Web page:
Dr Henry Richter is a native of Long Beach, California, and has spent most of his life in that state. The main exception was his service in the US Navy, including a stint on board the USS John A. Bole, a “badly beat up” Sumner-class destroyer, at the tail end of World War II. From his naval career as an electronic technician’s mate, he then went to the California Institute of Technology where he received a BS (1952) and PhD (1955) in chemistry, with physics and electrical engineering minors. He was hired by the Jet Propulsion Laboratory (JPL) after graduating, just in time for the (literal) launching of the space race when the USSR (the former Russian communist empire) orbited the world’s first satellite, Sputnik I, in 1957.
Henry was picked to oversee the development of America’s first earth satellite, Explorer I. Henry says he lobbied to get Dr James Van Allen’s package (a Geiger counter) on the satellite. This led to the discovery of the Van Allen Radiation Belts, which influence things from radio communications to the strength of the northern and southern auroras. The results from the Van Allen instrument were at first puzzling, largely because the instrument was saturated with the unexpectedly high levels of radiation surrounding the earth. Also, it was not until Explorer III that they had a tape recording of an entire orbit.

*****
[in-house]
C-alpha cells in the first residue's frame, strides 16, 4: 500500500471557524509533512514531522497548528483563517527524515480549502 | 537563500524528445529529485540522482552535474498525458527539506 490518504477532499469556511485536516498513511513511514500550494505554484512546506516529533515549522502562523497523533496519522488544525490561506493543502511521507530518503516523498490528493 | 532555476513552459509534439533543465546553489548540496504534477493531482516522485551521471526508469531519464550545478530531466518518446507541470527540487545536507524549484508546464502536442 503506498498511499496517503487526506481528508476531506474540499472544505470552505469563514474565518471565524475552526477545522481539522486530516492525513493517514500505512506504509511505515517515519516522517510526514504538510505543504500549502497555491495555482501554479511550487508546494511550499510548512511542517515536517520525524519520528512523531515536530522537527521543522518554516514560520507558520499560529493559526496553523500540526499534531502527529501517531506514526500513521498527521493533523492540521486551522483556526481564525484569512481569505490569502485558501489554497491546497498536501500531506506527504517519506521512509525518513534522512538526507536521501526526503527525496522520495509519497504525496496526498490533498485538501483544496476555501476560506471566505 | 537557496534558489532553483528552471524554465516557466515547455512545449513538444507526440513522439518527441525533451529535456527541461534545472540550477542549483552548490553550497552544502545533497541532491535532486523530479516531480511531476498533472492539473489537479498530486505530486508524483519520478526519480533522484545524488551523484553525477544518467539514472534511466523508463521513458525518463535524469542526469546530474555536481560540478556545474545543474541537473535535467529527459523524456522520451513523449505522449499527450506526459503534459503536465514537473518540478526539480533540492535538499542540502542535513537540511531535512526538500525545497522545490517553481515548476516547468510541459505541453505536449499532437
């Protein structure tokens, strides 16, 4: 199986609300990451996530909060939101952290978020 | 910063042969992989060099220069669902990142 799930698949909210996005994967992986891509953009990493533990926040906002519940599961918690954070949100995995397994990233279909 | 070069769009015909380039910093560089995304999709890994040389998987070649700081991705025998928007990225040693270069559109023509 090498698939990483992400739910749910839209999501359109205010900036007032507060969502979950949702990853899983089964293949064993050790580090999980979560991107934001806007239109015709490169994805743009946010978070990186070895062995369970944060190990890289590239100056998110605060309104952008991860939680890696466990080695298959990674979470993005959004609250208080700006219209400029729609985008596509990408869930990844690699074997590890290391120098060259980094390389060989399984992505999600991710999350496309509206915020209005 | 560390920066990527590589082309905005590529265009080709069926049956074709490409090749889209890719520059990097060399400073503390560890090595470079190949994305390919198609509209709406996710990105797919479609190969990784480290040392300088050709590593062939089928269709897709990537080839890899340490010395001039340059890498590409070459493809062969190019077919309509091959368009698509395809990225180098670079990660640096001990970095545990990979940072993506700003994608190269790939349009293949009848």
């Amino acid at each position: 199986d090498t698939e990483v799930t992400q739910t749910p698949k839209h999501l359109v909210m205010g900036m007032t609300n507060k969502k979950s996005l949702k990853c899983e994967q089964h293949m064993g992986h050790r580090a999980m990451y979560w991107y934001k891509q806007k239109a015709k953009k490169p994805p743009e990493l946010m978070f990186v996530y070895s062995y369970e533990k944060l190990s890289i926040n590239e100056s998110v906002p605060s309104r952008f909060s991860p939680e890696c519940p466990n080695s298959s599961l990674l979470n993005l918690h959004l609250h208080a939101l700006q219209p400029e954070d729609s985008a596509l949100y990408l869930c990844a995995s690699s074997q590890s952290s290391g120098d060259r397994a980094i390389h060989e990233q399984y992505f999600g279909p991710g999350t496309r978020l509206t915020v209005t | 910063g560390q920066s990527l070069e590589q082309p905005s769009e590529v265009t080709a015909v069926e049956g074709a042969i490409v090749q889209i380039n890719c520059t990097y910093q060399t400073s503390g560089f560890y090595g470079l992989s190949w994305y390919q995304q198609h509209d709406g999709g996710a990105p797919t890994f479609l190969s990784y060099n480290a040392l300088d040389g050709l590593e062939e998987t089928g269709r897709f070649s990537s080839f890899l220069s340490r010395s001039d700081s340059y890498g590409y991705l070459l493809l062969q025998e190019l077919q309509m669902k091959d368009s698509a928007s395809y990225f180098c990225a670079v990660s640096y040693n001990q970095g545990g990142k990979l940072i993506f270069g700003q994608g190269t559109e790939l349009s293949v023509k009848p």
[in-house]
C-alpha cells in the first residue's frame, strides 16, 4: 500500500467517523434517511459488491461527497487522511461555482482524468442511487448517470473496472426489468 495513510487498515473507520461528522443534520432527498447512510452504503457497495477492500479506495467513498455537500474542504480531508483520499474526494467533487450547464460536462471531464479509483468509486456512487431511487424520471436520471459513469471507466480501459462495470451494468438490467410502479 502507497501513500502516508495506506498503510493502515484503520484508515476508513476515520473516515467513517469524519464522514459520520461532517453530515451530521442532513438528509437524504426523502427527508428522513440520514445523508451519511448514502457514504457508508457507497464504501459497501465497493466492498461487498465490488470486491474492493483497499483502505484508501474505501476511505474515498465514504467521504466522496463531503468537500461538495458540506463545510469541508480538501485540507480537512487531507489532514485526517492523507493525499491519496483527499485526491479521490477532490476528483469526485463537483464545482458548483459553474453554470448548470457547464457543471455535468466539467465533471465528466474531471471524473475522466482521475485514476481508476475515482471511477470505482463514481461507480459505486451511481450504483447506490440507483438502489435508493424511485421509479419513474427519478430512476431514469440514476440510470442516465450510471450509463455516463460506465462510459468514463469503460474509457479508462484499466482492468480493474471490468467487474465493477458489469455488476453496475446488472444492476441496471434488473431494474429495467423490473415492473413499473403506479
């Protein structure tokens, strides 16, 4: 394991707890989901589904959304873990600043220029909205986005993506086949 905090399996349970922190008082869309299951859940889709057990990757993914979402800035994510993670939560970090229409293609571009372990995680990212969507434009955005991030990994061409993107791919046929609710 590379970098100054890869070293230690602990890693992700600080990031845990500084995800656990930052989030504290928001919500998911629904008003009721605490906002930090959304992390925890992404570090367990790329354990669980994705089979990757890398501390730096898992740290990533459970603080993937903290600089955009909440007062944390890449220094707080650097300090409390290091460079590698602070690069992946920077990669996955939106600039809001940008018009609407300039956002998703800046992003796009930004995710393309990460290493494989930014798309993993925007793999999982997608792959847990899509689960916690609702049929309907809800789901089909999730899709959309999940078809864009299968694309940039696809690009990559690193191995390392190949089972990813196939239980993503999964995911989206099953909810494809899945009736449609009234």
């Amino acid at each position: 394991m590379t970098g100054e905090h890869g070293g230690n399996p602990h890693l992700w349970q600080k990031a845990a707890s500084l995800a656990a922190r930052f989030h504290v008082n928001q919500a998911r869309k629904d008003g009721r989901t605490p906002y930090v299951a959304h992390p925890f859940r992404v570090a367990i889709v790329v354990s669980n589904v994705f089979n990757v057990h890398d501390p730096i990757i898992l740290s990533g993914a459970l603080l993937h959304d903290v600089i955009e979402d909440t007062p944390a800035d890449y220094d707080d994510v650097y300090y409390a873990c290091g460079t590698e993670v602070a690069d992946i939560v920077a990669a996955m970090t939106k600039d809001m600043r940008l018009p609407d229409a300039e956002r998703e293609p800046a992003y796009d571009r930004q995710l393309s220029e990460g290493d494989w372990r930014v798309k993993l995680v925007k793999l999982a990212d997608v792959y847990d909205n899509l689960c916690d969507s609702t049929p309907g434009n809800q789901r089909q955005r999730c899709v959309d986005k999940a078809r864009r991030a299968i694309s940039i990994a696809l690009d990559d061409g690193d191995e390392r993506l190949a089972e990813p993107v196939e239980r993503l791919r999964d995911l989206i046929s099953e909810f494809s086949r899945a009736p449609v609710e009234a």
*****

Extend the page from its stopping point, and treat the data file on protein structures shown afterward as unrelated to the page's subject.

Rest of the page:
JPL was soon incorporated into a new agency that would grow to be world famous: the National Aeronautics and Space Administration (NASA). Before he left JPL in 1960, he oversaw the development of the scientific instrumentation for the Ranger program. This eventually led to the first successful spacecraft trip to the moon, whereupon it, “ … [purposefully] smashed into it, TV camera and all.” He also worked on the instrumentation for the Mariner program (the first US space missions to Mercury, Venus, and Mars),1 and the Surveyor program (the first spacecraft to perform soft landings on the moon).
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